Kidnappings of crewmembers in the Gulf of Guinea during 2019 was up by more than 50%, according to the International Chamber of Shipping (ICS), driven by piracy stemming from Nigeria.
Violence is high and piracy has led to deaths, during attacks and while holding crew captive. Noting the kidnapping of 20 crewmembers from the MT Duke, taken on December 15, which led to a death, the ICS said this was “not acceptable”.
The region accounted for more than 90% of maritime kidnappings around the world, with the “vast majority” of the attacks from Nigerian territorial waters. The ICS said Nigeria was improving its maritime security, through projects such as the Deep Blue Project, but “now is the time to see real results in terms of action at sea and in the capture and prosecution of pirates”.
“Our absolute priority will always be the safety and welfare of the crew. We stand ready and willing to work in close partnership with the government of Nigeria, and the international community to protect ships and their crews as they go about their legitimate business,” said ICS’ chairman Esben Poulsson.
Improving security in the Gulf of Guinea would provide benefits to Nigerian industry, Poulsson continued. “We welcome efforts of the Nigerian Navy to respond to reported incidents of piracy by dispatching patrol boats. However, the spike in incidents indicates in 2019 and this year has shown just how far away we are from solving this endemic issue.”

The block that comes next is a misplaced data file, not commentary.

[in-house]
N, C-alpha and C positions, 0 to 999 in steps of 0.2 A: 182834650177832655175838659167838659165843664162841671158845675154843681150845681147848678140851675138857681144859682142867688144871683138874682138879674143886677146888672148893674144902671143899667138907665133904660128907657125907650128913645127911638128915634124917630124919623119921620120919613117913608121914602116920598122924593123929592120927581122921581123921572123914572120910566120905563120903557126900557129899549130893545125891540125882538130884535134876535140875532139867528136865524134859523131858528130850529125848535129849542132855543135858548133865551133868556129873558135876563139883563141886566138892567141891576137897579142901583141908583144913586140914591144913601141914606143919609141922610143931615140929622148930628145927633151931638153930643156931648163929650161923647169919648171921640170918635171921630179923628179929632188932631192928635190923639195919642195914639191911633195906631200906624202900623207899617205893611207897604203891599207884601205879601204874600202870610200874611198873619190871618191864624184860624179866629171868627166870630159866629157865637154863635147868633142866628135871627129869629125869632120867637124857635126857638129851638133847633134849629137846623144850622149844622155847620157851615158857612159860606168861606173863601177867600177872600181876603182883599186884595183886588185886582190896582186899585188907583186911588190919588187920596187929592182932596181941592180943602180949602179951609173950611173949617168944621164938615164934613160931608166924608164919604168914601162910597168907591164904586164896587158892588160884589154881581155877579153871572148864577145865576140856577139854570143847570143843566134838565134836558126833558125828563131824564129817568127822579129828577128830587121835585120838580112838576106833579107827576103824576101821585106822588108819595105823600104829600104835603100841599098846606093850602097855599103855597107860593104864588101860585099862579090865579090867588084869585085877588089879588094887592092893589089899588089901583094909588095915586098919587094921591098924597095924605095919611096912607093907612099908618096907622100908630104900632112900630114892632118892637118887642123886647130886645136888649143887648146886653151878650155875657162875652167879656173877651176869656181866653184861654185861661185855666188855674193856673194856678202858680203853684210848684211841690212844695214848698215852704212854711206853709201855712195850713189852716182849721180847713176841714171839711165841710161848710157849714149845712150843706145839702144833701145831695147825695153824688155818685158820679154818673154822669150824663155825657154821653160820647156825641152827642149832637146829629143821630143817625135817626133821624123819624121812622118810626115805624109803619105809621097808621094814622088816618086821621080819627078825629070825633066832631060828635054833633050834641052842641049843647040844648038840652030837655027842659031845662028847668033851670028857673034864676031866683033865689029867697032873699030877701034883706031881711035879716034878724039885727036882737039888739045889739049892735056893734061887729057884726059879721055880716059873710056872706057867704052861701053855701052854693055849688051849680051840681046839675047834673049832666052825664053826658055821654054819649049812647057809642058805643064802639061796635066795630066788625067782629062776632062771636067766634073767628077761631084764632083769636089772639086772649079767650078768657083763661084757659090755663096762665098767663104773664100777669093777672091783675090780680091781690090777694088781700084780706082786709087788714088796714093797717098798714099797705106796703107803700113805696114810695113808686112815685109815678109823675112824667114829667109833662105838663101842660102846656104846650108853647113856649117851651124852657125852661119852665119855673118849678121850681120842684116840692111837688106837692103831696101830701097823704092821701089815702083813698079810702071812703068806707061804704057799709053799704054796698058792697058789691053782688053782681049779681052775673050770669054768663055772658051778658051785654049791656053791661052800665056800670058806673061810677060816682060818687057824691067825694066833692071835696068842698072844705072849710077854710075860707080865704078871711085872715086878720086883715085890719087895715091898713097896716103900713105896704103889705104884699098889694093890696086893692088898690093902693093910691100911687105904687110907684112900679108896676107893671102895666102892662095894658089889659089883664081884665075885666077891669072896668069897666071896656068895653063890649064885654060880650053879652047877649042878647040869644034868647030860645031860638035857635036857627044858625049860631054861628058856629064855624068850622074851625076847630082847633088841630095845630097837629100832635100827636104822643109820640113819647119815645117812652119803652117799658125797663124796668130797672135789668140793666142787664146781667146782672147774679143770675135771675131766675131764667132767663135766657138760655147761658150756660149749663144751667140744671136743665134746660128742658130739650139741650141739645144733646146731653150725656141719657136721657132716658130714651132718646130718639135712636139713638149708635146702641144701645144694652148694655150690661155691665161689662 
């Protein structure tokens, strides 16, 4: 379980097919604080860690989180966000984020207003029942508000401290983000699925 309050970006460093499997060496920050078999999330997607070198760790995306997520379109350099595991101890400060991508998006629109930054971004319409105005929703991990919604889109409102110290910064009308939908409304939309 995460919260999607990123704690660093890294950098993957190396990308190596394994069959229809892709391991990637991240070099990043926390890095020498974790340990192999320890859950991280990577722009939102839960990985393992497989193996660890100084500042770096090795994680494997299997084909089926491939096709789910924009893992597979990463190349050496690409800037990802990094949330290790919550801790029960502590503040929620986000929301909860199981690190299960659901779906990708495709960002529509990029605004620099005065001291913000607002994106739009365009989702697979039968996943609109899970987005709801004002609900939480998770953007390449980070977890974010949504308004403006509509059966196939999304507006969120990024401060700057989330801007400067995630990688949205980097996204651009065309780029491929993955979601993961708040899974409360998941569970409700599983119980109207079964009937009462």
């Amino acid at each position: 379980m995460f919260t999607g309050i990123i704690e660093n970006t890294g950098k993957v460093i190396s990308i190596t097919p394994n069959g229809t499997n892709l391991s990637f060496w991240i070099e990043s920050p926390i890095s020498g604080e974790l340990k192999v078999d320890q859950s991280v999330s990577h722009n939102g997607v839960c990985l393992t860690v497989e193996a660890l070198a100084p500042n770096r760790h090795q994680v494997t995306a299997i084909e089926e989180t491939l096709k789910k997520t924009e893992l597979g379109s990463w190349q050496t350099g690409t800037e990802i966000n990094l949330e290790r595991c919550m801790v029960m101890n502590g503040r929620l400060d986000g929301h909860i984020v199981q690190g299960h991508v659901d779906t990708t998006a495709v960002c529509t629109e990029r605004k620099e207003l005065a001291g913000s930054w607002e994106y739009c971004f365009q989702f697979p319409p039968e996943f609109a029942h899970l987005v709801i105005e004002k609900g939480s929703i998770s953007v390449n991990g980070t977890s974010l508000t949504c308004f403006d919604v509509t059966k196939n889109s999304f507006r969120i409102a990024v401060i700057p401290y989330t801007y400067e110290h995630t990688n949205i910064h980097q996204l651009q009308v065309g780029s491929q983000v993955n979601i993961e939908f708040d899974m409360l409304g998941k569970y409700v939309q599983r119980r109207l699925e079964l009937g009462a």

The shipping industry is ready to work with all parties involved to “bring an end” to the piracy problem, the official said, calling for more information sharing.
Nigeria’s Deep Blue Project was launched in July 2017 with an Israeli company. The contract came under scrutiny in 2019, with complaints that the arrangement sucked in more funds than the Nigerian Navy.
Nigerian President Muhammadu Buhari signed an anti-piracy law into the books in mid-2019.
There is a sense that awareness of piracy in the Gulf of Guinea is rising. Danish Shipping also issued a statement on piracy problems in the region this week, saying it was “going in the wrong direction”. The organisation’s CEO Anne Steffensen said the time had come for the Danish authorities to play a part in increasing security.
“The situation is now at a level where action must be taken partly from the countries of the region, but also from the international community. That is why we are asking for help from the authorities at home and the [European Union] to curb the highly worrying development. An EU-led mission involving Denmark can be one of the solutions,” said Steffensen.